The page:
Rather than maintain a stationary booth, an Iowa dealership rents golf carts to connect with customers at this year’s Farm Progress Show.
Although the majority of Farm Progress Show attendees navigate the grounds on foot, this year’s event in Boone, Iowa, featured an abundance of four-wheeled vehicles, many operated or sponsored by vendors willing to shuttle farmers to see the manufacturer’s latest equipment innovations.
But at least one precision farming dealer used this mobile marketing strategy to connect with existing and potential customers during this year’s show. HTS Ag, based in Harlan, Iowa, about 2 hours from the show grounds, rented 3 golf carts to transport attendees around the show.
“We evaluated the benefits of attending the show vs. exhibiting and saw an opportunity to do something different combining a little bit of self-promotion with customer service,” says Terry Johnston, precision specialist with HTS Ag. “We could have setup equipment in a booth, but it would have been the same things many of the vendors we work with would exhibit. It made sense for us to take our customers to them to get an overview of the new products.”
Johnston was one of three dealership employees driving golf carts, each with HTS Ag banners on top. The dealership had a stationary booth at the 2010 Farm Progress Show in Boone, but wanted to find a more personal and economical way to interact with attendees. In 2012, they set up appointments with customers at vendor booths, or took them to lunch during the show.
Terry Johnston, precision farming specialist with HTS Ag, in Harlan, Iowa, talks about the company's strategic approach to renting a golf cart at the 2014 Farm Progress Show to connect with existing customers and market to new ones.
Renting the golf carts this year was the next step, Johnston says, and rather than spending thousands of dollars on a stationary booth, the dealership spent a few hundred dollars renting the carts.
In advance of the show, HTS Ag set up an online reservation link to book hour-long blocks, free of charge. Johnston says the dealership marketed the opportunity to customers through social media, direct calls and emails. While a handful of customers signed up, the majority of rides given at the show were more spontaneous, Johnston says.
“Getting farmers to commit in advance didn’t necessarily work, because they didn’t know when they’d be coming in or what their schedules would be,” Johnston says. “But on the first day, I ended up seeing 25 customers of ours and a few more called our 800 number and got patched through to my cell phone for a pick-up time.”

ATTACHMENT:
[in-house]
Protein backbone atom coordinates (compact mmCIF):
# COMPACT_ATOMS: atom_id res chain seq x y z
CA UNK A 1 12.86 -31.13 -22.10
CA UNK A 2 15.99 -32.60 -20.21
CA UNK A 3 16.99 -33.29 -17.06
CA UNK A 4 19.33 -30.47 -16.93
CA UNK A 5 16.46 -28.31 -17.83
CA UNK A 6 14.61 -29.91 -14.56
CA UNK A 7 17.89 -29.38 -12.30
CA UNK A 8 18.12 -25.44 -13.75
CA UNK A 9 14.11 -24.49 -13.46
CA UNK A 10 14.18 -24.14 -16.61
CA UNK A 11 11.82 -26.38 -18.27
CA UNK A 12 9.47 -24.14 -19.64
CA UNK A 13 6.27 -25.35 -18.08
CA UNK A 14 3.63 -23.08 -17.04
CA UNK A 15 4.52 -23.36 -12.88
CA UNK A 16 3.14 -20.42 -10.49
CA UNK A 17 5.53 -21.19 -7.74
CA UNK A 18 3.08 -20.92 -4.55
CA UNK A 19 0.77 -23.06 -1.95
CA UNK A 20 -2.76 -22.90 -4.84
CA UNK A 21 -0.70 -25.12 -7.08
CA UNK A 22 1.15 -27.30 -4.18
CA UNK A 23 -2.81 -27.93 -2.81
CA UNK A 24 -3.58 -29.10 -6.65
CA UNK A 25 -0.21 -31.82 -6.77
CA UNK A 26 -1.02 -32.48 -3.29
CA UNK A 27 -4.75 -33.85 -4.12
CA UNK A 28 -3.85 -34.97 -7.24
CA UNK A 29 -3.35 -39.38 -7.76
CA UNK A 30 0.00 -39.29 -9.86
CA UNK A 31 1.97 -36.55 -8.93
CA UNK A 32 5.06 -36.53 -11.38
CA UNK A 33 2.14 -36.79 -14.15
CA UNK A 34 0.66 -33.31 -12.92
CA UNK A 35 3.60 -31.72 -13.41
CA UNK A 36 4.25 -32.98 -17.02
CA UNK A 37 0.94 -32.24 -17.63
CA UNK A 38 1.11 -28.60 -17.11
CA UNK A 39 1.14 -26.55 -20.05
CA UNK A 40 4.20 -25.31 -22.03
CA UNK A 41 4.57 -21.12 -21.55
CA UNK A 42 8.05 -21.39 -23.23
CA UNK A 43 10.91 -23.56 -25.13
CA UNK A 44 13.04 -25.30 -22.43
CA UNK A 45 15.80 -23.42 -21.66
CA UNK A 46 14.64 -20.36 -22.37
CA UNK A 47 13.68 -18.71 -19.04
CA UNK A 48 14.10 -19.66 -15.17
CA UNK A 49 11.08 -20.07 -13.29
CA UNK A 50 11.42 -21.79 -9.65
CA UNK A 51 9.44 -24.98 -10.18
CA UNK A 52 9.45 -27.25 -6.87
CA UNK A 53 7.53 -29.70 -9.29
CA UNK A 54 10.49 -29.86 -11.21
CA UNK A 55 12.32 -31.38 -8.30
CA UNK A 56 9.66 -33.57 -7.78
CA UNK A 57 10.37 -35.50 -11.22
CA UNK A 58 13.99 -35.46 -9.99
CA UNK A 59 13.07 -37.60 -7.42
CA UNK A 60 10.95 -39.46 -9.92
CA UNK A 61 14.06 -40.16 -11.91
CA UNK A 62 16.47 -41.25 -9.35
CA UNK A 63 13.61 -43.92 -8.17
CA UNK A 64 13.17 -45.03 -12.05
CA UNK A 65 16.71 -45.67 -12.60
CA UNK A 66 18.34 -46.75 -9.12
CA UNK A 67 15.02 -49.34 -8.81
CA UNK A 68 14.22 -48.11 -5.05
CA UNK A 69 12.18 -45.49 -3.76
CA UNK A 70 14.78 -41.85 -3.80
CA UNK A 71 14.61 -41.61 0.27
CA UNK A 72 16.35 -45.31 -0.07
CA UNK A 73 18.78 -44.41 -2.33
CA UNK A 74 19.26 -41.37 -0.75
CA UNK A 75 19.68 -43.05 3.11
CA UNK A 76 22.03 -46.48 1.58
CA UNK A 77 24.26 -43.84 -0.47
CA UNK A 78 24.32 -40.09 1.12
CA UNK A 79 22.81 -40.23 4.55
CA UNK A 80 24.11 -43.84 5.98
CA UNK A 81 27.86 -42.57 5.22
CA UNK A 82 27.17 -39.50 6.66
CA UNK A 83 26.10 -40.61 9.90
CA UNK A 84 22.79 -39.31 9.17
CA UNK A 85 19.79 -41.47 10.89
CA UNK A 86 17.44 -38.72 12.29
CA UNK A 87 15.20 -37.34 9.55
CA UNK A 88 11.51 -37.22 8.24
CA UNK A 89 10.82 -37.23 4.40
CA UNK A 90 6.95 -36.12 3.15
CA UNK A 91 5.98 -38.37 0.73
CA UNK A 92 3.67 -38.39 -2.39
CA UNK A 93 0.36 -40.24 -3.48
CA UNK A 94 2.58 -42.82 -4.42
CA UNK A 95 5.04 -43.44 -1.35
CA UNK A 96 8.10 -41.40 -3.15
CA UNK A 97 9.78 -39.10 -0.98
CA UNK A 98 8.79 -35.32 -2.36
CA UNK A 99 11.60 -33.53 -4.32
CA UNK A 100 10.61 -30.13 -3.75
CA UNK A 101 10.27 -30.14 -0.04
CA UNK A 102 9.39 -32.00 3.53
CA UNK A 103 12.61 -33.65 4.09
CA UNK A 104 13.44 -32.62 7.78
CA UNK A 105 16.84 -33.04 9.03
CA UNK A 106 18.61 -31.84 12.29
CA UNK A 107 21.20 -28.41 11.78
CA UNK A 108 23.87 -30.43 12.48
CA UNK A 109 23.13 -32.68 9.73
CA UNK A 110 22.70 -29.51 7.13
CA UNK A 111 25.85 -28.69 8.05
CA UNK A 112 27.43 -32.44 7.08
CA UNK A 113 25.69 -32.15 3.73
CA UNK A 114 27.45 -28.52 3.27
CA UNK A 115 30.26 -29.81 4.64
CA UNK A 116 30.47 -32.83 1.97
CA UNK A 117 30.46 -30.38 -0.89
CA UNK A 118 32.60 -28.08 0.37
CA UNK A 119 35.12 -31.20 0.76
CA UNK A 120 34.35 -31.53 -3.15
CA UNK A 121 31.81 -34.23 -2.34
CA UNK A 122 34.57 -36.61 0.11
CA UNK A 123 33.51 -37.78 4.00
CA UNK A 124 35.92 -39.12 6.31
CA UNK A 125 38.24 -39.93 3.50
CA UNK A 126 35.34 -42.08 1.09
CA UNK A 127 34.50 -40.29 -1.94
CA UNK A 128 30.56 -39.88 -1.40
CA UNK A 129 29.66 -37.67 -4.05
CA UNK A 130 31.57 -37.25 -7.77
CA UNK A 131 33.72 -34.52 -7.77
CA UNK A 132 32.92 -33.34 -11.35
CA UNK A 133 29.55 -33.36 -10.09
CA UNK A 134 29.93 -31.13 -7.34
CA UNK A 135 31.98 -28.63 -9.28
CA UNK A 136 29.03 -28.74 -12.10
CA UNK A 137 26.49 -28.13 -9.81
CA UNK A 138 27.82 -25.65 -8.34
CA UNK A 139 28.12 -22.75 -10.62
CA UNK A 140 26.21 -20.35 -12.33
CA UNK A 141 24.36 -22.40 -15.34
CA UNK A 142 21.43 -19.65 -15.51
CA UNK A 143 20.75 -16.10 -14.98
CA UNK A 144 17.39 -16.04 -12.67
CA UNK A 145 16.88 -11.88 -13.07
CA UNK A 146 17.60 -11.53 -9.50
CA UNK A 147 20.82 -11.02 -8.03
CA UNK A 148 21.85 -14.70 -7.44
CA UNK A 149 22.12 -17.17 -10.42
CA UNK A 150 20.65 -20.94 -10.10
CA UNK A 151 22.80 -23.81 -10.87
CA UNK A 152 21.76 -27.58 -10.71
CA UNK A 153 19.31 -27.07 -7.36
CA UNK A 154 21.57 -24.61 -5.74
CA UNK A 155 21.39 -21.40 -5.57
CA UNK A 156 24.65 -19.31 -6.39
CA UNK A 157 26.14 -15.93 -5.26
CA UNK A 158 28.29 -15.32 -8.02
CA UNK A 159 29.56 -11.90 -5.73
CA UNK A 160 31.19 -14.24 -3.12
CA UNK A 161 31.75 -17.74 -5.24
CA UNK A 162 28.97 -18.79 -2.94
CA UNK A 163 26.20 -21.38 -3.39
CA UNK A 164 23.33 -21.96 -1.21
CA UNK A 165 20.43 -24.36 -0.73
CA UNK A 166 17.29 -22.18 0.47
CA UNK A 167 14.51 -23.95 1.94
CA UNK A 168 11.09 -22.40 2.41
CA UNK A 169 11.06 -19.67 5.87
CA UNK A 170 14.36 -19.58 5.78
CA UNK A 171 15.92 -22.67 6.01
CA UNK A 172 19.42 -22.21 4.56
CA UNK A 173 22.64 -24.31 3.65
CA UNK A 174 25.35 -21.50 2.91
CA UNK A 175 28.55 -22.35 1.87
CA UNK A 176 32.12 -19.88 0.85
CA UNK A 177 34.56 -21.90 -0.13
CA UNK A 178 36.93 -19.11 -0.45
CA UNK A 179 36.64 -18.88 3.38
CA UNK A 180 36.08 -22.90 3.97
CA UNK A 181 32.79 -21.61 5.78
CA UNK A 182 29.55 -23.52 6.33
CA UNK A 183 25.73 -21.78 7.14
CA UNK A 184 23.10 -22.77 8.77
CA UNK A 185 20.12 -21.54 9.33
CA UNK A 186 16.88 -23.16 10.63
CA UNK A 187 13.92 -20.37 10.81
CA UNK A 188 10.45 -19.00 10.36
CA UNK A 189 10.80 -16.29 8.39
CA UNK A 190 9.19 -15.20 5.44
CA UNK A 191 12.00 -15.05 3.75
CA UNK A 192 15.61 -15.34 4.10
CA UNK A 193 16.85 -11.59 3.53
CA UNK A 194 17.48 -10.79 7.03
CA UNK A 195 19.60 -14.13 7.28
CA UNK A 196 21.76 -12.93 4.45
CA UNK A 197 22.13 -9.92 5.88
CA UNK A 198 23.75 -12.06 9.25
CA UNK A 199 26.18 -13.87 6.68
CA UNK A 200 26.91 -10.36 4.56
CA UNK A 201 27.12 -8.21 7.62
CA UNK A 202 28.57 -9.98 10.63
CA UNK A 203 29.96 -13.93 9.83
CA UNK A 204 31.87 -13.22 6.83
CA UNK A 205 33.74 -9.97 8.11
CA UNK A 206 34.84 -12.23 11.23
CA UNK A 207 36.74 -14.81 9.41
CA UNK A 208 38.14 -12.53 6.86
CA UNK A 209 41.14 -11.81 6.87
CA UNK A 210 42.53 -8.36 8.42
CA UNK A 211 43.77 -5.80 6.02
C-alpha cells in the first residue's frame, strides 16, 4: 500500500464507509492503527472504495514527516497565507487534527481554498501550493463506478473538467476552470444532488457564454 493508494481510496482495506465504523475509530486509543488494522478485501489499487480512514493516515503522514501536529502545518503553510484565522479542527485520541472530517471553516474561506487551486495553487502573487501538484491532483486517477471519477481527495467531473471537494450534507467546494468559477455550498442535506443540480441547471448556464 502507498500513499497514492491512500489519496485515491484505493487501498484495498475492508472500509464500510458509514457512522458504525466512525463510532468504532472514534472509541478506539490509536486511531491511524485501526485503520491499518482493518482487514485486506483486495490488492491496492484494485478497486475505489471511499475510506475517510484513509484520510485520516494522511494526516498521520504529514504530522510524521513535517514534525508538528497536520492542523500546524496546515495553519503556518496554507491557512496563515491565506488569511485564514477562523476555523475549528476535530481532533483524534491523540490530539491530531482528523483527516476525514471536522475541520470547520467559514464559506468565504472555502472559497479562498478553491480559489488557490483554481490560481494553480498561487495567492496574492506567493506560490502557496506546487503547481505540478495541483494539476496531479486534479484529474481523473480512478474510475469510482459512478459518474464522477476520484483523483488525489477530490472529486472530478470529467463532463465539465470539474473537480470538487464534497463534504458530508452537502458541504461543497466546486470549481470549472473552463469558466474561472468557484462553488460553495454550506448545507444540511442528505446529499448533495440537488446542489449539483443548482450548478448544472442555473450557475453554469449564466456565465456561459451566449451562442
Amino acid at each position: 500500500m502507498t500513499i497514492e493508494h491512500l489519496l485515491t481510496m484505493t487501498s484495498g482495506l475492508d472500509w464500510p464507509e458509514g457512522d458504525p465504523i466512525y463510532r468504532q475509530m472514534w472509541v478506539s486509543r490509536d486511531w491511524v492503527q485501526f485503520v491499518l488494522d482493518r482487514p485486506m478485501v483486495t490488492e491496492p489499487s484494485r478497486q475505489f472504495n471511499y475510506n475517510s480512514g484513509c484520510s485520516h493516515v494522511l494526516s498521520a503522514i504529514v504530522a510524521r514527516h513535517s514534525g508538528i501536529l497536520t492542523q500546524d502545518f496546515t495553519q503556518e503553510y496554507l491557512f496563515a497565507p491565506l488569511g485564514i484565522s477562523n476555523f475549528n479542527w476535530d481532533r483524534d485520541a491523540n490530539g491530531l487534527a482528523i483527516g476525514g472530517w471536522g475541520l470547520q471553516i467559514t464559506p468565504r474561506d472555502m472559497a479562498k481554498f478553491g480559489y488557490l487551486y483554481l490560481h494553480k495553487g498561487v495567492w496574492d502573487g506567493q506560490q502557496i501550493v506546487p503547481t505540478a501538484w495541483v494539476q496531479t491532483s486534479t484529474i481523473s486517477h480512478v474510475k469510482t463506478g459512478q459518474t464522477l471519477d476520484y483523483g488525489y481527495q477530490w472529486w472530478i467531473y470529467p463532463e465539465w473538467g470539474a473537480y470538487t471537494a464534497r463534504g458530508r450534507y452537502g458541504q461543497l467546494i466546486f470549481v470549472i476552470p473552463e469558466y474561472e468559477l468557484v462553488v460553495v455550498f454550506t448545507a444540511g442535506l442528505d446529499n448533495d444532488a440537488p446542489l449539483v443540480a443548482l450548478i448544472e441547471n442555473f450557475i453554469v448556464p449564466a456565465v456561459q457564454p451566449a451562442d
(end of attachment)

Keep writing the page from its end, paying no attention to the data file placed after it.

One of the benefits to being mobile is the visibility, Johnston says, which can be a good way to spread brand awareness. But he says the real value came when customers or attendees hopped into the passenger seat of the golf cart.
“This allowed us to have an intimate conversation with the grower that you don’t always get at a stationary booth,” Johnston says. “We could find out what they’re looking for with technology or learn how we should be investing our money back into customers for service or training.”
For example, Johnston says he had several conversations with riders about the dealership’s yield modeling and variable-rate services through the 360 Commander platform.
“It’s something that’s new to most people and we were able to start the discussion about how it works,” Johnston says. “This isn’t a sales pitch, but it’s always nice when you can bring customers to you, rather than having to find them.”
Dealership management will evaluate the overall benefit of deploying the golf carts at the show, to see if there was a tangible return on investment. Whether any direct sales will come from this mobile marketing remains to be seen, Johnston says.
“I think it will bear out to be worthwhile,” he says. “I had a few people try and tip me, but I gave them my business card instead and told them if they ever need something, to call. There were a lot of touch points like that, so those interactions could certainly leads to sales down the road.”